Know thy Liquor: What’s in a Drink?

by Leah Frankel, MS, RD | frankel@myhousecallmd.com

Alcoholic DrinksIt’s Friday afternoon and after a long week of work you head to the bar for happy hour and order a margarita, but did you ever stop to think about what’s really in that drink? Drinks can be filled with hidden calories, sugar and sometimes even fat. So does that mean you should cut out drinking all together? Not necessarily. With a little help you should be able to navigate your way through a bar menu and enjoy your drink as a cocktail connoisseur!

Before we understand the nutrition in our drinks it’s important to understand what constitutes a “drink”:

  • 0.5 ounce of pure alcohol

  • 12 oz of beer (5% w/v)

  • 5 oz wine

  • 1.5 oz whiskey, rum, vodka etc. (80-proof)

alcohol breakdown

So when you’re out enjoying $1 pint night, after 3 pints (16 oz x 3 = 48 oz) you’ve actually had 4 drinks. Remember that moderate drinking is defined as one drink a day for women and two drinks a day for men, and no you can’t “save” up all your drinks for one night.  We appreciate your creative, “outside the box” thinking, however.

To better understand where the calories in your drink come from, it is essential to have some basic knowledge of where calories come from in general. In our diet there are three macronutrients that provide calories: carbohydrates, protein and fat. Both carbohydrates and protein provide 4 calories (kcal) per gram(g) (of carbohydrate or protein), but fat provides 9 calories per gram of fat. For instance if your cookie contained 10 grams of carbohydrates, 2 grams of protein and 5 grams of fat it would have a total of 93 calories.

Breaking that down:  (10 g carb x 4 kcal/g carb4) + (2 g protein x 4 kcal/g protein) + (5 g fat x 9 kcal/g fat)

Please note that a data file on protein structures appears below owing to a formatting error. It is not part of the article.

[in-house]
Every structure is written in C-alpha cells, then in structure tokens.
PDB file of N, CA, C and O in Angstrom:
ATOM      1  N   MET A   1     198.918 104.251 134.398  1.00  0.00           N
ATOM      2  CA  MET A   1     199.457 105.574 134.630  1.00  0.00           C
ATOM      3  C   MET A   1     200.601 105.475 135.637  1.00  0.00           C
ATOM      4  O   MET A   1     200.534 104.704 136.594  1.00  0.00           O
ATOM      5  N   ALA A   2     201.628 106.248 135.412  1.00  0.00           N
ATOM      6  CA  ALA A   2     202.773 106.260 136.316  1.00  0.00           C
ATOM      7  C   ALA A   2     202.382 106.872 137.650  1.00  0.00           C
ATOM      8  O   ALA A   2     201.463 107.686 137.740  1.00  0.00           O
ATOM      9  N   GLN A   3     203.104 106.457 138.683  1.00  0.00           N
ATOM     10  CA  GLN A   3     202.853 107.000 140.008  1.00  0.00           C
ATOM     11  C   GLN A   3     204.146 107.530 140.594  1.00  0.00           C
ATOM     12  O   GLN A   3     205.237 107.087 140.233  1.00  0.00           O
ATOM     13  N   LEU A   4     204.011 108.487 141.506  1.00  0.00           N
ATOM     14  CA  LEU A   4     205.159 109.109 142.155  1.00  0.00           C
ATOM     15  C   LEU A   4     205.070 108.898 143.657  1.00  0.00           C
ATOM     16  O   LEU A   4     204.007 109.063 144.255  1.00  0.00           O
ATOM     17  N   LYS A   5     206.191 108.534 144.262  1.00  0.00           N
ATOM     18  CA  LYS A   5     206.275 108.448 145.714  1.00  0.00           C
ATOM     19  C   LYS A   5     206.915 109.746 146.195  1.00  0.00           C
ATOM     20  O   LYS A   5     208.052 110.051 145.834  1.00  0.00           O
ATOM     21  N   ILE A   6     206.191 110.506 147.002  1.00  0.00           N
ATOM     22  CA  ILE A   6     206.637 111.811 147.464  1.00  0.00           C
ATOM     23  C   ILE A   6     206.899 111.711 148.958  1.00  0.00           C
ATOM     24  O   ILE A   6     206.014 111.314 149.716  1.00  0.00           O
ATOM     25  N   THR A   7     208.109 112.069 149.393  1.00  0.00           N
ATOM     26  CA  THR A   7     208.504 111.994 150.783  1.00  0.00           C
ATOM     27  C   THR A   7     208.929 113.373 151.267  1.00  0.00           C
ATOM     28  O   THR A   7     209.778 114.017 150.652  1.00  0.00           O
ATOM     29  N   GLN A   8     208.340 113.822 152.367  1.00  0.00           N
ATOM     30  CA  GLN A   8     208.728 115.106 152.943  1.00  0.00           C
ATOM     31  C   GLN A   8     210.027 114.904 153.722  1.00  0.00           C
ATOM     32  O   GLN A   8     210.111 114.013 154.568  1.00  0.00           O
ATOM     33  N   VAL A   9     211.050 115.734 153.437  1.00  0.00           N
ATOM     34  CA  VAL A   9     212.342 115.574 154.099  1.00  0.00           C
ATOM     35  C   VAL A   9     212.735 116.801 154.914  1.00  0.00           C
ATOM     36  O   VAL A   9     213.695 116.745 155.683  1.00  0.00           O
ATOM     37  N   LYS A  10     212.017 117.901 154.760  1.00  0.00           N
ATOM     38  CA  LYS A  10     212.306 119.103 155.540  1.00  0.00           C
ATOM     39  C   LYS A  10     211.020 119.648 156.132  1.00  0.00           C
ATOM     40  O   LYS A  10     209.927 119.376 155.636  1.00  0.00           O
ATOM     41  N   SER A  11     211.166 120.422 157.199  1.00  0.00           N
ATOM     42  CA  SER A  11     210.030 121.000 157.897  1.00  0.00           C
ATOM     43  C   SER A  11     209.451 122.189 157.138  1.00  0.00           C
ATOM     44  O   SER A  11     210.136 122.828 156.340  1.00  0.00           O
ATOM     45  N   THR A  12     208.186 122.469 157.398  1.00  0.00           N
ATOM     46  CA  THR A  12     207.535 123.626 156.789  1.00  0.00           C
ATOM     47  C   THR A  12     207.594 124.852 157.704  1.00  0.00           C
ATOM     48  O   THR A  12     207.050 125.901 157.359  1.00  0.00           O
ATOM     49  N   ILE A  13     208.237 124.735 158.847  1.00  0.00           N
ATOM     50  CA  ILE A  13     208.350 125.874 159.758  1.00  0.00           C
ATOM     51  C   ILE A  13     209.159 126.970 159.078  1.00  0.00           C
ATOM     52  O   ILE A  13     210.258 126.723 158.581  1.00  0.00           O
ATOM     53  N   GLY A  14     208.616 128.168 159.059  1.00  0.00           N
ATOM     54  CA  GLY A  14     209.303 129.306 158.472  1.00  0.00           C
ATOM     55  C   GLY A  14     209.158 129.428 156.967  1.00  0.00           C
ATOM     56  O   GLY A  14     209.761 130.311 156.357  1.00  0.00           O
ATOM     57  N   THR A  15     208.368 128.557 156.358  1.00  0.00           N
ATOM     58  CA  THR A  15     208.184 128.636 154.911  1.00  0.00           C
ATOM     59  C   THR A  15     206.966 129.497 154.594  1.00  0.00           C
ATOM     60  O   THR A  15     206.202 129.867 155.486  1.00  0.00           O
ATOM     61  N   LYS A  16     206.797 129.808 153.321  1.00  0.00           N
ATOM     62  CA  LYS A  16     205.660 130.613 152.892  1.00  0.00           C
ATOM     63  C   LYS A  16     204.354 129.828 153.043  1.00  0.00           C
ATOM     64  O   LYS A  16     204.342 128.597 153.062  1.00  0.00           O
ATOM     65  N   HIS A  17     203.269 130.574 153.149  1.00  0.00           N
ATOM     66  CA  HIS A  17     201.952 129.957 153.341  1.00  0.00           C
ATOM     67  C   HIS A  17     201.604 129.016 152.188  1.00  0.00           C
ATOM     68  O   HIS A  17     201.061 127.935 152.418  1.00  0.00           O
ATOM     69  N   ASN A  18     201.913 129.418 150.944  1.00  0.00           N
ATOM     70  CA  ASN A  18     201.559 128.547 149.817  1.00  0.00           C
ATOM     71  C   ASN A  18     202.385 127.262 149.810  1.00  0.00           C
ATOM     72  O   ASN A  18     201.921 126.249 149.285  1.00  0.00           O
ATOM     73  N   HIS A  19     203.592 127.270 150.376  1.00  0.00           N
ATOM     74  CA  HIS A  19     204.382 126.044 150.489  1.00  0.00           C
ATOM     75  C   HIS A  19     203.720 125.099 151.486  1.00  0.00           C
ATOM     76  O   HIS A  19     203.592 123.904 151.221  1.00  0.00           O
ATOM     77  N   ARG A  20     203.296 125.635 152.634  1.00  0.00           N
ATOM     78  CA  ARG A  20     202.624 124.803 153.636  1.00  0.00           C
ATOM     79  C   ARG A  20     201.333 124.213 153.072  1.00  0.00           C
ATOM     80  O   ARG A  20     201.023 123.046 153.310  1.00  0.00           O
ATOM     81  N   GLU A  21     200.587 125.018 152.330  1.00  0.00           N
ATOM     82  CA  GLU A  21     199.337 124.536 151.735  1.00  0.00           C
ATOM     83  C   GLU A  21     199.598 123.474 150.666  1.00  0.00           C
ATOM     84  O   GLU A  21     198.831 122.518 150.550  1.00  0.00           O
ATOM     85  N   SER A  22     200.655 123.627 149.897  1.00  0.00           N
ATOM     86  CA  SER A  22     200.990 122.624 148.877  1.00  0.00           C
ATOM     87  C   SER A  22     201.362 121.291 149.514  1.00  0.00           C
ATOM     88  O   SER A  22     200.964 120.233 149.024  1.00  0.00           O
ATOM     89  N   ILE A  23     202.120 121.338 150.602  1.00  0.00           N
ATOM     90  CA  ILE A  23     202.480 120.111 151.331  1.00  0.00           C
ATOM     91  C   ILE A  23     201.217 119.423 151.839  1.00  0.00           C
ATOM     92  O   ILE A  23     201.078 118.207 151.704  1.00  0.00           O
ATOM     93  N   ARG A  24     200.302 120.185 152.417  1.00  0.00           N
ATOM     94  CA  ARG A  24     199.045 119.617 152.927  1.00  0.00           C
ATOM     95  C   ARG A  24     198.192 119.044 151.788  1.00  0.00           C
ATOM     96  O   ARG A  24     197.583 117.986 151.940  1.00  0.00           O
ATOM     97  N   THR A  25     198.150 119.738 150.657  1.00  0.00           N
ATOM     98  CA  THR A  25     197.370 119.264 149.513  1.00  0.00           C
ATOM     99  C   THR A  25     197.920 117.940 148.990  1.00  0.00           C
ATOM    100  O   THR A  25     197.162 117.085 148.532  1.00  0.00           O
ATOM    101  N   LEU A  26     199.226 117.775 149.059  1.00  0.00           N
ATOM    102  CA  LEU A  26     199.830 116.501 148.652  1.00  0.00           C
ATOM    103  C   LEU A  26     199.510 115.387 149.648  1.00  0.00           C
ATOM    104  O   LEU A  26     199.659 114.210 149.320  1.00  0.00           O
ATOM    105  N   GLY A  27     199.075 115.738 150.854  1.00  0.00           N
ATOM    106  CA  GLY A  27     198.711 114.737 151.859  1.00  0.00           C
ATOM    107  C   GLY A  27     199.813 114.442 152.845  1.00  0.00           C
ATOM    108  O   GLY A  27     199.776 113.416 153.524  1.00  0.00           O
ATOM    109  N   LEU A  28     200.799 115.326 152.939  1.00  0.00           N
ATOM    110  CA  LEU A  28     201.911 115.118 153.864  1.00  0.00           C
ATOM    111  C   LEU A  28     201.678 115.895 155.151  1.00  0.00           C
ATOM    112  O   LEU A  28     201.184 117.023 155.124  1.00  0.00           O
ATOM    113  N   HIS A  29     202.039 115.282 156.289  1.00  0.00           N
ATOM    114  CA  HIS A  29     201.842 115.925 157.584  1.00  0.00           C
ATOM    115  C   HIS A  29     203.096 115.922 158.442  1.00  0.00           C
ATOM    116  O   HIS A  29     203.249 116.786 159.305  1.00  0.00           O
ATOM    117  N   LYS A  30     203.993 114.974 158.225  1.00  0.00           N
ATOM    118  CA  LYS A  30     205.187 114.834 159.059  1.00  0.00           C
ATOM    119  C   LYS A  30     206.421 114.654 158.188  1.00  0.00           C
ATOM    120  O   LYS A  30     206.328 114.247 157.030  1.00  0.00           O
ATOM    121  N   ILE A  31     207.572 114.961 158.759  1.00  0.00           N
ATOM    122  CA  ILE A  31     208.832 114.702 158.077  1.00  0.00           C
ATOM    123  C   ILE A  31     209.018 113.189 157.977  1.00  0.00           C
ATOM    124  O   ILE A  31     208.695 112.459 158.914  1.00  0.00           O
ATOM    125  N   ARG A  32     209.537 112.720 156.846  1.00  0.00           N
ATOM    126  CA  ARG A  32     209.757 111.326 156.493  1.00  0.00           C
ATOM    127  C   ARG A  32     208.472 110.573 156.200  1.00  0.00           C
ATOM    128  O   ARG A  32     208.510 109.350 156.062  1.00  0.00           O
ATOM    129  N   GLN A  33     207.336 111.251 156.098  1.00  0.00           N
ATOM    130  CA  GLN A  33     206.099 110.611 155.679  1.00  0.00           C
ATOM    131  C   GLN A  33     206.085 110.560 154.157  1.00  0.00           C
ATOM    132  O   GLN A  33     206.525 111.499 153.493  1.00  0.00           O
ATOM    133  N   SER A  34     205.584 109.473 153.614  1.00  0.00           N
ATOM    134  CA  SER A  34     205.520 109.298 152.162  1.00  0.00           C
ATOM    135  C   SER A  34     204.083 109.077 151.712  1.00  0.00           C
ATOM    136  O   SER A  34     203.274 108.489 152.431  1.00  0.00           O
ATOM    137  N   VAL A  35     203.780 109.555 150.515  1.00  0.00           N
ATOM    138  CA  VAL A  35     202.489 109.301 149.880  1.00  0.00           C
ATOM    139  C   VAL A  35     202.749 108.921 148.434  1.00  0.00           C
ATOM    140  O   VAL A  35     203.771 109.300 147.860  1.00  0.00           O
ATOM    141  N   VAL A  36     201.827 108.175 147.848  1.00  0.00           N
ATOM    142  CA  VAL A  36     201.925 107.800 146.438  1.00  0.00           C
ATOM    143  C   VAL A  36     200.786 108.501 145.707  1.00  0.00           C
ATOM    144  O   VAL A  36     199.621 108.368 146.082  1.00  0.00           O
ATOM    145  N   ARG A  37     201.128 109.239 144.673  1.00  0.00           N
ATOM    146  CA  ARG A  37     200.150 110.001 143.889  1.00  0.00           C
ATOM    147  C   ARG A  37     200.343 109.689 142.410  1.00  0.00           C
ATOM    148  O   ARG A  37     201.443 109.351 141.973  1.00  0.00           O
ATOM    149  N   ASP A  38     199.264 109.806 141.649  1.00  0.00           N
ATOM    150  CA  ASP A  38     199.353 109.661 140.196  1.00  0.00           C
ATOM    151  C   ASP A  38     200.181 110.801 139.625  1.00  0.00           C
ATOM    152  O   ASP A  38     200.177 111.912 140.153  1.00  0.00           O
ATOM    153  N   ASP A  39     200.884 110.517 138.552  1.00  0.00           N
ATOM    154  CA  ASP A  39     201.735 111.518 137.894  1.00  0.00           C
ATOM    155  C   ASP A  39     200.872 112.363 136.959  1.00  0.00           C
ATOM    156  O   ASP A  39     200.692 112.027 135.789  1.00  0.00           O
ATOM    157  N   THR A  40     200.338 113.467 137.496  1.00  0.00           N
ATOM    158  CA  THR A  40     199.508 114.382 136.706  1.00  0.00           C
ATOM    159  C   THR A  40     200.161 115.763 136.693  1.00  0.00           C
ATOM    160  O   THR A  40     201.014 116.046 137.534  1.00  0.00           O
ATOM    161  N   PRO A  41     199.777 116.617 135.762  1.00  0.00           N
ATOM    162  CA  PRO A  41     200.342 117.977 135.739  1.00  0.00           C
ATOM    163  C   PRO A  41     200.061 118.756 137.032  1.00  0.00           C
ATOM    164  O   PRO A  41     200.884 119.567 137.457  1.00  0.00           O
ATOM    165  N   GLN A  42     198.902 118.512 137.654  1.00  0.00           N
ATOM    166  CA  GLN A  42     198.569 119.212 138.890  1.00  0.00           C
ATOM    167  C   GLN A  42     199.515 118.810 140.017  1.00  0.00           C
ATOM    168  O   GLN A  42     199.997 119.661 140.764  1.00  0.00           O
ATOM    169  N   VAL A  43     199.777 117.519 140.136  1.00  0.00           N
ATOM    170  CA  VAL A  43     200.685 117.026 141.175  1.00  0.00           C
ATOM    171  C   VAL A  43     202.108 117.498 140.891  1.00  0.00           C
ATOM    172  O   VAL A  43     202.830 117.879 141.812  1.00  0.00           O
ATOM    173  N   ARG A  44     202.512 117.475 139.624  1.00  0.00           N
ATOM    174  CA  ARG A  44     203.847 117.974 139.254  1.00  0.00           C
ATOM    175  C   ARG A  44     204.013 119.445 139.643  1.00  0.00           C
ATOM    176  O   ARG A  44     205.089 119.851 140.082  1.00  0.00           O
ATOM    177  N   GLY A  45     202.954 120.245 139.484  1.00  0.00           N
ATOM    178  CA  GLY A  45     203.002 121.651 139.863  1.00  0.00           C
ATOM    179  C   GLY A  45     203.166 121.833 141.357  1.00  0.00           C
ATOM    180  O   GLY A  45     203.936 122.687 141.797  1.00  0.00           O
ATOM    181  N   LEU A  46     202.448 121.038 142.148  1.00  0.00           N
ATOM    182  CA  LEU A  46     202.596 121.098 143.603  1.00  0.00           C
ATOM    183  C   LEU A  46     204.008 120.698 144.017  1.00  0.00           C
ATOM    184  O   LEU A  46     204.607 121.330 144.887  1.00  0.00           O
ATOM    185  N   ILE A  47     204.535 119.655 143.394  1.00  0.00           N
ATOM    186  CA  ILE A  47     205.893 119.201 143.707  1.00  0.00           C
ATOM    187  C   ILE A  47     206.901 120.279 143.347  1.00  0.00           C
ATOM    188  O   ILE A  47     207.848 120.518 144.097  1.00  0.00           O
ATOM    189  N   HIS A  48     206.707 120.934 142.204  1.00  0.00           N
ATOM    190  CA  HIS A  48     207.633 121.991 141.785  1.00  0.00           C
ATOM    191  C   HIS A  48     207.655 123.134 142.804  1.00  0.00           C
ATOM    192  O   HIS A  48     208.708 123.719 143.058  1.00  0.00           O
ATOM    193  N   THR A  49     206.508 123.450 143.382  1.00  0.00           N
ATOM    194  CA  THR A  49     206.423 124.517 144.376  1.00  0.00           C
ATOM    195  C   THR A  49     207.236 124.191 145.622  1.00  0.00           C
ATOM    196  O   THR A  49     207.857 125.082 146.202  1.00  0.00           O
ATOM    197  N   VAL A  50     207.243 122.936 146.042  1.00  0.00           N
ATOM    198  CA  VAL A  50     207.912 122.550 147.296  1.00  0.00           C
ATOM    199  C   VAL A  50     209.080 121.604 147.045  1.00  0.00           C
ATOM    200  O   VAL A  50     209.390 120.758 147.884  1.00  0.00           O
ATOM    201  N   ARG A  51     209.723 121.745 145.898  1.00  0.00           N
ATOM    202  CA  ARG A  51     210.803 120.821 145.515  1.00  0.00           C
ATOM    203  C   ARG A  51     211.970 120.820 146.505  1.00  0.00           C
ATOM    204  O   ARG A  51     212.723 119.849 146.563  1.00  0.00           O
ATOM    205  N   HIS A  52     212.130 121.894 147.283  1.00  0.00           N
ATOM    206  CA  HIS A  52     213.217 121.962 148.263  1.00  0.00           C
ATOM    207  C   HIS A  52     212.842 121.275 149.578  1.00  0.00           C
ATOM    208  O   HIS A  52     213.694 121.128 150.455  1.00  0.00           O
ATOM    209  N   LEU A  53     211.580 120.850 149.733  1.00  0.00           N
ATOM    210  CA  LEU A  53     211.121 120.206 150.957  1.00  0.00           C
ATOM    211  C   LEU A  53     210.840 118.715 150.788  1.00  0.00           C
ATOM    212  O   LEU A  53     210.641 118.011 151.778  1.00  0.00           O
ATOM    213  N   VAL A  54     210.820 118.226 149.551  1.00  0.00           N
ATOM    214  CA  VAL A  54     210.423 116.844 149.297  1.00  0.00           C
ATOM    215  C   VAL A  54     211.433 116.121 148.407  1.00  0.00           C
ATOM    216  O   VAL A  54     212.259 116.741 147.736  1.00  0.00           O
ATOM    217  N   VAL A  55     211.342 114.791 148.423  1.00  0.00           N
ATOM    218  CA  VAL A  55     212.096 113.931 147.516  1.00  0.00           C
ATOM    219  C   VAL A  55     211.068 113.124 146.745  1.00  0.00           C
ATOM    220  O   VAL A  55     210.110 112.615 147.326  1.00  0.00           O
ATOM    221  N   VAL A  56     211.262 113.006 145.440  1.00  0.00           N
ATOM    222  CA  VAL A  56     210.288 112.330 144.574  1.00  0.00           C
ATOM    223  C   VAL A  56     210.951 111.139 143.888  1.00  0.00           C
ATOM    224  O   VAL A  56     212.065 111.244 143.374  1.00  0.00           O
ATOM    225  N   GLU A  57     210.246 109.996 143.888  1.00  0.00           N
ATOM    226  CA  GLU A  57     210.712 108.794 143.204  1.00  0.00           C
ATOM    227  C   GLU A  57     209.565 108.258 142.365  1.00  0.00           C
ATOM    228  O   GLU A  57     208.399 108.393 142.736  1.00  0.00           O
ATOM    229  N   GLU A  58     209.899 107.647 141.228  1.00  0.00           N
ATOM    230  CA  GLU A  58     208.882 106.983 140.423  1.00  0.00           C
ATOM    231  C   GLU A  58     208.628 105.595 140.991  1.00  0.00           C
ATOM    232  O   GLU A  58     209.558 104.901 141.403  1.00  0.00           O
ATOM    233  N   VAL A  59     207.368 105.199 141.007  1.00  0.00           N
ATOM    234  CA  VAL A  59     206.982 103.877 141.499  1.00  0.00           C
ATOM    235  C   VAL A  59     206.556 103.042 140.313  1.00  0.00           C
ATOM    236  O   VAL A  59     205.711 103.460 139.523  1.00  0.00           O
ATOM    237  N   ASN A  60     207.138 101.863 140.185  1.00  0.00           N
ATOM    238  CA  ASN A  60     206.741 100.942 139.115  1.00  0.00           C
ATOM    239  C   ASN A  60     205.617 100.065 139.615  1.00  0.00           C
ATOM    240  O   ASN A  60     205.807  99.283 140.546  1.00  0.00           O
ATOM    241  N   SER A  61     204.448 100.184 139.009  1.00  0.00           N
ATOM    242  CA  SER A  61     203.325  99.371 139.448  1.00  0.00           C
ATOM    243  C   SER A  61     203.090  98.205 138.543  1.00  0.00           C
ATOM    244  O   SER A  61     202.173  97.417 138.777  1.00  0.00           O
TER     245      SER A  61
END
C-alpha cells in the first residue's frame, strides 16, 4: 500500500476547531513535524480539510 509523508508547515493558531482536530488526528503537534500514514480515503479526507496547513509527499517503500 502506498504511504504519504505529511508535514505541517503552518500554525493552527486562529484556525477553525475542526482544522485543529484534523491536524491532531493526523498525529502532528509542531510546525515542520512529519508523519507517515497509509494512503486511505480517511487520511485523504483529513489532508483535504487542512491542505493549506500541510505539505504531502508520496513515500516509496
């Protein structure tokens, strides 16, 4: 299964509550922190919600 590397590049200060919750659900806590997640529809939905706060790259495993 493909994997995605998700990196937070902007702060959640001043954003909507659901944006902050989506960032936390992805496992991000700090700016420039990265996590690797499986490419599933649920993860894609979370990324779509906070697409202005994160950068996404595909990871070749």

Pure alcohol has 7 kcal per gram, which means it provides more calories per gram than protein or carbohydrates but less than fat.  However, most drinks, luckily, aren’t 100% alcohol (which would be 200 proof).

beer bellyWe know that alcohol has more calories that protein or carbs, but that’s not the only reason a few drinks can add up to a lot of calories. Mixers, whether it’s soda, juice, margarita mix or flavored liqueur, can add excess calories to a drink. It’s not uncommon to find martinis that look and sound more like desserts, consisting of creamy liqueurs and sugar-rimmed glasses. Many of these mixed drinks are also being supersized and can have up to 1,000 calories!

To play devil’s advocate, even though drinking can add inches to our waistline there are some benefits associated with moderate drinking. Moderate drinking (1 drink for women or 2 for men per day) has been linked with a reduced risk of heart disease and heart attacks in the elderly, if they are at increased risk for developing heart disease. Wine contains potassium which may help lower blood pressure, as well as flavonoids and resveratrol. Flavonoids have an antioxidant property which can help prevent blood clots and the formation of plaques in your arties. Resveratrol is found in grape skins and seeds and has been shown to increase HDL (“good”) cholesterol and prevent blood clots. Alcohol has been shown to improve appetite in the elderly or other populations with a poor appetite (enter drunk muchies).

Now to the magic numbers you’ve been waiting for…

Calories in common drinks (Note: Calories vary slightly depending on brand):

  • 12 oz regular beer: 150 kcalMargarita

  • 12 oz light beer: 100 kcal

  • 5 oz wine: 100 kcal

  • 12 oz wine cooler: 180 kcal

  • 1.5 oz 80 proof spirit (not including mixers): 100 kcal

  • 1.5 oz cordial or liqueur (not including mixers): 160 kcal

  • 8 oz Margarita: 336 kcal

  • 9 oz Pina Colada: 460 kcal

  • 6 oz Long Island Ice Tea: 350 kcal

Is it possible to enjoy a drink and watch your waistline?  Of course it is!

Healthy Drinking Tips:

  • Alternate your alcoholic drink with water or a low calorie non-alcoholic drink


  • Use low calorie or diet mixers whenever possible

  • Plan your alcohol consumption into your daily calorie intake like you would with food

  • Stay away from “sweet” drinks, the added flavored liqueurs are primarily sugar

  • Dilute your drink with club soda or sparkling water

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10 2009

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